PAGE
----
Top stats to know as Sandy Koufax turns 80

One of the most dominant pitchers baseball has ever known, Sandy Koufax turns 80 years old on Wednesday. Louis Requena/Getty Images

Hall of Famer and pitching legend Sandy Koufax turns 80 today. Koufax had one of the most interesting careers in the game’s history. In his first seven seasons, Koufax went 54-53 with a 3.94 ERA. It would seem unlikely that anyone could have predicted what followed, but with the help of an amazing curveball, he transformed himself into a transcendent player. Here’s a run-through on the top stats to know on Koufax’s dominance of the sport.

• Koufax was 111-34 with a 1.95 ERA in 176 starts with the Dodgers from 1962 to 1966, a five-season stretch that closed out his major league career. During that stretch, he led the NL in ERA every season and pitched four no-hitters.

By comparison, Dodgers lefty Clayton Kershaw is 88-33 with a 2.11 ERA in 159 starts over the last five seasons, with four ERA titles and one no-hitter.

The biggest gap between them comes in the postseason. Koufax was 4-2 with an 0.94 ERA in six World Series starts in that time. Kershaw is 2-5 with a 4.20 ERA in eight postseason starts (none in the World Series).

• The greatest game that Koufax ever pitched was the last of his no-hitters, a 14-strikeout perfect game against the Cubs on Sept. 9, 1965. It is oft-considered one of the best pitching duels of all-time, as the Dodgers and Cubs combined for only one base hit in a 1-0 Dodgers win. Koufax and Matt Cain are the only pitchers to strike out 14 in a perfect game.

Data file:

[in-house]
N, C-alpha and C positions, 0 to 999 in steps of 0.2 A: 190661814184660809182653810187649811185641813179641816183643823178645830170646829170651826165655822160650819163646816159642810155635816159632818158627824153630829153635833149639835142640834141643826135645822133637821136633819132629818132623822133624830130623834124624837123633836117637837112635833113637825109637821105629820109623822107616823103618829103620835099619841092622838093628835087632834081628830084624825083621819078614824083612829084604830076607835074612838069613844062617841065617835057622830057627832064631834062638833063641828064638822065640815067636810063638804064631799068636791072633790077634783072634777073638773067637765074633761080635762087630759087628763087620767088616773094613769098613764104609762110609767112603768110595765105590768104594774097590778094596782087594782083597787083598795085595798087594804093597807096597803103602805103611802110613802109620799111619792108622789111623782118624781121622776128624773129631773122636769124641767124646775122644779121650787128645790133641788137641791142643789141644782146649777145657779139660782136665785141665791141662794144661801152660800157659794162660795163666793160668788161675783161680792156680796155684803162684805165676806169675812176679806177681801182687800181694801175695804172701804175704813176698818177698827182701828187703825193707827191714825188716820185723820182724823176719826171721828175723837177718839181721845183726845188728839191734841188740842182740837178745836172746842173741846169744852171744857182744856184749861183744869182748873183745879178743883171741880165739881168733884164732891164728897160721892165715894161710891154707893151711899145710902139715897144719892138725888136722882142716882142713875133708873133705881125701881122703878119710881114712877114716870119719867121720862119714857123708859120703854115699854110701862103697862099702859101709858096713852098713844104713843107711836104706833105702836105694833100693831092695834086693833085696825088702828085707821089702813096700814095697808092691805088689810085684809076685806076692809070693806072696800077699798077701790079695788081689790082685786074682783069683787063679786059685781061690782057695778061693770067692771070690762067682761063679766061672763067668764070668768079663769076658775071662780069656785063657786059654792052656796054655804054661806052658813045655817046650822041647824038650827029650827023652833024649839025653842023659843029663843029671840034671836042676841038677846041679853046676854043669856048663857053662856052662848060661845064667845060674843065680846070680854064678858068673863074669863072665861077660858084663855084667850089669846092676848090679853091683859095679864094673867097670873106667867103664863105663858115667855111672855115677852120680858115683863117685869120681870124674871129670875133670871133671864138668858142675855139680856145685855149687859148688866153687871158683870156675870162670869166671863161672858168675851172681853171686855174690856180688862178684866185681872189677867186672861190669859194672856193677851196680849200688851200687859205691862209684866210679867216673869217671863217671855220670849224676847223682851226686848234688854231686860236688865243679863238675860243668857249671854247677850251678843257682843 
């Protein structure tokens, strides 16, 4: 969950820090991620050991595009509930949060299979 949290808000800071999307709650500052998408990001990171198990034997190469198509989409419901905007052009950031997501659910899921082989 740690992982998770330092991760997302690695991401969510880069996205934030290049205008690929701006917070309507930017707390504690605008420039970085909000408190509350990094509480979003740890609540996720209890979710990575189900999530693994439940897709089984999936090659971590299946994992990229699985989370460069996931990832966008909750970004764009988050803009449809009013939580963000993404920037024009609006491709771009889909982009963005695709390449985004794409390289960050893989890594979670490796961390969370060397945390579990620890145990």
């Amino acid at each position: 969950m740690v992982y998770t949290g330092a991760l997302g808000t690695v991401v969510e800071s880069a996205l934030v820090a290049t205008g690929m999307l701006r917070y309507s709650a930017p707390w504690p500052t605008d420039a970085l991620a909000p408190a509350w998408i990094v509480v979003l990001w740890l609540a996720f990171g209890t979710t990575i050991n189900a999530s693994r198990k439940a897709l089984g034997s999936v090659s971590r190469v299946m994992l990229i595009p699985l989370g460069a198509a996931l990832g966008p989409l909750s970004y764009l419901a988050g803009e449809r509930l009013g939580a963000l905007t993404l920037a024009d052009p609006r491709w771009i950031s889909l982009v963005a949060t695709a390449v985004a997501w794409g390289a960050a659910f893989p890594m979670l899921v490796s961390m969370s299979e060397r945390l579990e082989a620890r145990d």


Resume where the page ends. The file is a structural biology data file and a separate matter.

The Cubs' lineup included three future Hall of Famers: right fielder Billy Williams hitting third, third baseman Ron Santo batting fourth and first baseman Ernie Banks batting fifth. The Elias Sports Bureau notes that it is one of two instances in which a pitcher threw a perfect game against a team that started three Hall of Famers. The other was Don Larsen's perfect game in the 1956 World Series against a Brooklyn Dodgers lineup that had four.

• The other significant difference between the two famous Dodgers lefties is that Koufax pitched in an era in which pitching on three days' rest was commonplace. In 1963 he made 31 of his 40 starts on three days' rest. If his arm was tired at the end of the season, it didn’t show in the World Series against the Yankees. He struck out a then-record 15 in a Game 1 win and allowed only one run in a complete-game victory in the clincher in Game 4.

• But Koufax’s finest on-field moment came in the 1965 World Series. Koufax (who chose not to pitch on Yom Kippur in adherence to his Jewish faith) pitched a shutout in Game 5 (on three days' rest) and Game 7 on two days' rest to beat the Twins and earn his third World Series ring. He’s the only pitcher to throw a 10-strikeout shutout in a winner-take-all World Series game.